Systems and of the invention are configured to receive input from an operator that comprises a selection of a portion of an image in display 237. An operator may select part of an image in display 237 by any method known in the art including dragging a mouse pointer over a portion of the display, touching a touch-sensitive screen, clicking a button to confirm a proposed selection (for example, as automatically generated by a computer program), or through interacting with one or more markers presented in display 237.

FIG. 17 is an illustration of a display including parameter- setting markers shown on the ILD. Start marker 251 and end marker 257 can be rendered by an electronic computing device within display 237. These markers can be color-coded (e.g., green for start and red for end), animated (e.g., "marching ants" dotted line), transient (e.g., only appear when mouse pointer is hovered near certain portion of screen, or have any other quality associated with elements in a GUI. Markers can be used to mark a portion of the display and can be positioned on display 237 via an operator's interaction with a computer system (e.g., host workstation 433) including, for example, by dragging with a mouse, use of arrow keys, dragging on a touch screen or touch pad, typing in numbers, or using auto-find commands proffered by imaging software.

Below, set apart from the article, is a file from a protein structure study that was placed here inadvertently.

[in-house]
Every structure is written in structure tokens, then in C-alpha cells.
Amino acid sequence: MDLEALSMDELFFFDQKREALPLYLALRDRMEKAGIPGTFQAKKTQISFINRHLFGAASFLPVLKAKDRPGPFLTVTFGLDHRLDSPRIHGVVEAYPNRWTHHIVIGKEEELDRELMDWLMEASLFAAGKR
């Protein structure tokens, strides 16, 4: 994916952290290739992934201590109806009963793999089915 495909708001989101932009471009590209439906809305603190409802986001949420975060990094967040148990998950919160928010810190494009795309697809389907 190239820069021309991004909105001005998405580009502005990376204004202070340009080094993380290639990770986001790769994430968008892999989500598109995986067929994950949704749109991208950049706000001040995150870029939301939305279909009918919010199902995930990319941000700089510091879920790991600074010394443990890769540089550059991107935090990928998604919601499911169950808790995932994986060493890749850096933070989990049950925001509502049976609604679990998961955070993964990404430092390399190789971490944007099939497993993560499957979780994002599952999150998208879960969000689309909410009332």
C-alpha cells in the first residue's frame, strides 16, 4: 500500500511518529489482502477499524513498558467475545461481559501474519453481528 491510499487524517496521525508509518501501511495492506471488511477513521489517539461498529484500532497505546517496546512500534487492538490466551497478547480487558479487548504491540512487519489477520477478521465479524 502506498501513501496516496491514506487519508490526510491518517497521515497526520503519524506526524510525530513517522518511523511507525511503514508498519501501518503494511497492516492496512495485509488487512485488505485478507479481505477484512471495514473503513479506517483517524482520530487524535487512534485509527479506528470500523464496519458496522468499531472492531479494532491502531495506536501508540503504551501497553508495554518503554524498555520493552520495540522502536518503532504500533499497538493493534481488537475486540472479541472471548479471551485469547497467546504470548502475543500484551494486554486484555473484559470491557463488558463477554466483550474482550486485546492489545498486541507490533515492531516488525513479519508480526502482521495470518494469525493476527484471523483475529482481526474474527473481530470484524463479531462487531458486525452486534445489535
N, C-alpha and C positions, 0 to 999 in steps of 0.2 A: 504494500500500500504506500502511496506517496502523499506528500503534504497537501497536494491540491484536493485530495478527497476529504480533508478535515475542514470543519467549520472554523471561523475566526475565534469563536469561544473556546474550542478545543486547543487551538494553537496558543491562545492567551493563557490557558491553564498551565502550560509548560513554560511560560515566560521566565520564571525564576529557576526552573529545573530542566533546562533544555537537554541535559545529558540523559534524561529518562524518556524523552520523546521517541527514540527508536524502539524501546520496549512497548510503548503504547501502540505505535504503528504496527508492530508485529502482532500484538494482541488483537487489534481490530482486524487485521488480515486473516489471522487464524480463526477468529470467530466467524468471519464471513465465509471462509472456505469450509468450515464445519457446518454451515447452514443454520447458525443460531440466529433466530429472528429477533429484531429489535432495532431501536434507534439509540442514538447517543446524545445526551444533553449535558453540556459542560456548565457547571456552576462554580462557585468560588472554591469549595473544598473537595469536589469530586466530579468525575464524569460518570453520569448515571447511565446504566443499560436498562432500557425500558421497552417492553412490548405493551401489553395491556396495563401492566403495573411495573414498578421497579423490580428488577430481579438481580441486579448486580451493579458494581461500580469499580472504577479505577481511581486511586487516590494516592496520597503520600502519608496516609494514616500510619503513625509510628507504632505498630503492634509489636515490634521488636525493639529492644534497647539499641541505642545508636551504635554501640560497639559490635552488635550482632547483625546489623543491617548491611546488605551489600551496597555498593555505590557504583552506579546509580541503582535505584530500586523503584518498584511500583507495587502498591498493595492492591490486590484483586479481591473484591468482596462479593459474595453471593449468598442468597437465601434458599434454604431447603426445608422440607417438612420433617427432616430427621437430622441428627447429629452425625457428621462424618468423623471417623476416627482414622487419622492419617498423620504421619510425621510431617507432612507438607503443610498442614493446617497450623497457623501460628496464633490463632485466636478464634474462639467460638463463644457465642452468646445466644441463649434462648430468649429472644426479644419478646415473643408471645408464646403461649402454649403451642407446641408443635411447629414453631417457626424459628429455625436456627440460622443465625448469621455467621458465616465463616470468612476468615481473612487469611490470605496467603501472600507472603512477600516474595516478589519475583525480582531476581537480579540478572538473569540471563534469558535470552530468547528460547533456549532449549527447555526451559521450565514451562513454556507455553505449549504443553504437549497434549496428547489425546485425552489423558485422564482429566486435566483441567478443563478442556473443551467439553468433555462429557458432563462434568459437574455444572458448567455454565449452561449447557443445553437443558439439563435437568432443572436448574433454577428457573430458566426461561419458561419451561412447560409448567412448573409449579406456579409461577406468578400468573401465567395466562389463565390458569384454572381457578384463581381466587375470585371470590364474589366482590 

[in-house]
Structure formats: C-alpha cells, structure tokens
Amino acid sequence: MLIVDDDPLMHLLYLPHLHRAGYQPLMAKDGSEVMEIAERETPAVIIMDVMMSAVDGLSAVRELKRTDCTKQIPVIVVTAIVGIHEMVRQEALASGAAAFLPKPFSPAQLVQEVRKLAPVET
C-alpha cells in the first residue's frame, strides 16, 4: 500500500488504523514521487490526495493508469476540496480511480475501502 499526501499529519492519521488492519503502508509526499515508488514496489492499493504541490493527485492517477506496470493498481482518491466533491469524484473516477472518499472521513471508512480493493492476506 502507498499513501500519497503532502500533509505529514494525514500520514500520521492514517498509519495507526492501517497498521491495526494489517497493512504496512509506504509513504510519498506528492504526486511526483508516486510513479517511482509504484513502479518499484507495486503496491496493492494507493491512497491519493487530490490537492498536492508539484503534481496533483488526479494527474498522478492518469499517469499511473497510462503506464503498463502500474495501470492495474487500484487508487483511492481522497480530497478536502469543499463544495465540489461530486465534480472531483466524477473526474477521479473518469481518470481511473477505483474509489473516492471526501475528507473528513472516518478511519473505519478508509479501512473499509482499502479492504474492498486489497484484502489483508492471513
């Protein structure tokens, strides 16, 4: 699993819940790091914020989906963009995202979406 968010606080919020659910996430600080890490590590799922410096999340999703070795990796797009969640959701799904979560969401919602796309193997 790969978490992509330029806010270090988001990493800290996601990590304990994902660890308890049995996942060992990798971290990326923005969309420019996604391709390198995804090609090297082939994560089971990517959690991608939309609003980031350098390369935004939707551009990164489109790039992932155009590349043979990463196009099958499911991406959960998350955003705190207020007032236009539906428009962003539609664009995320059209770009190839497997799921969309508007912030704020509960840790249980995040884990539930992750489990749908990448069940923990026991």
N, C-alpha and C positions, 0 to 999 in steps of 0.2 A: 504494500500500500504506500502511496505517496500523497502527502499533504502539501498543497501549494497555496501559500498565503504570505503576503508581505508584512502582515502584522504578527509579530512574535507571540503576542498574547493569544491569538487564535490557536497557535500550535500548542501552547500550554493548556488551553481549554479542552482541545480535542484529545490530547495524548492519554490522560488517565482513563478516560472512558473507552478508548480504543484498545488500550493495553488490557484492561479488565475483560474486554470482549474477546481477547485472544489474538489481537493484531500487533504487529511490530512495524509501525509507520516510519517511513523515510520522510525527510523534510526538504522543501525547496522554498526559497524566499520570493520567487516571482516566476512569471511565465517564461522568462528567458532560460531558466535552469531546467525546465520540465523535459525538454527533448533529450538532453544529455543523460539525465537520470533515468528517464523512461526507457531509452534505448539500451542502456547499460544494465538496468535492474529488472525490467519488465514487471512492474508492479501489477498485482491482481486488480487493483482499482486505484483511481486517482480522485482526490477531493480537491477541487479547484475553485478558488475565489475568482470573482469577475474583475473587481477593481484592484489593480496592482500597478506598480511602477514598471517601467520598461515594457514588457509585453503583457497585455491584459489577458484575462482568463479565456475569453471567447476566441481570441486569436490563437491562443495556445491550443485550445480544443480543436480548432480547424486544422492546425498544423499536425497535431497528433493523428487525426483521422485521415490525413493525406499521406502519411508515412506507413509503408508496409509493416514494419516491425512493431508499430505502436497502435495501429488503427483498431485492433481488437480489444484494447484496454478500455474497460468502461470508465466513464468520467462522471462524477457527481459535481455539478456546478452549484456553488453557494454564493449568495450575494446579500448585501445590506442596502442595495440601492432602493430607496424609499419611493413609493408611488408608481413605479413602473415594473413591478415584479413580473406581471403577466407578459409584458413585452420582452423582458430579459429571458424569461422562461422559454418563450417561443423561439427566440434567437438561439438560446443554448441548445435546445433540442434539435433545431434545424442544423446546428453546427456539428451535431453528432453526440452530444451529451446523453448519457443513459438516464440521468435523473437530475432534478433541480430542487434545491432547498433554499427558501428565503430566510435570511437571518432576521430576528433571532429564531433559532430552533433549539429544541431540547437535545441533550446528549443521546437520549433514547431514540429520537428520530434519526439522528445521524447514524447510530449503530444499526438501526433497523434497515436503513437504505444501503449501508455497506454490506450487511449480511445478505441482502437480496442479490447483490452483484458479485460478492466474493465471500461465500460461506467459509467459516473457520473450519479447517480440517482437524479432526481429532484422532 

FIG. 18 is an illustration of the display shown in FIG. 17 in which the markers have been positioned to represent a selection of points within the ILD in the display. Start marker 251 and end marker 257 generally establish a boundary defining a region of interest 213. In some embodiments, start marker 251 and end marker 257 provide tools for measuring an actual dimension of region 213. For example, where region 213 represents an adverse thrombotic feature, markers on an ILD in display 237 can be used to measure its length along vessel 201. Similar markers on a tomographic view (not shown) can be used to measure a circumferential distance of region 213. Further, similarly, markers (or mouse drag operations) can be used to measure a thickness of a feature within tissue. Since an image capture system of the invention presents display 237 based on a three dimensional data file, systems and methods of the invention can use a position of markers on a screen to calculate a dimension in three-dimensional space of the target tissue being imaged.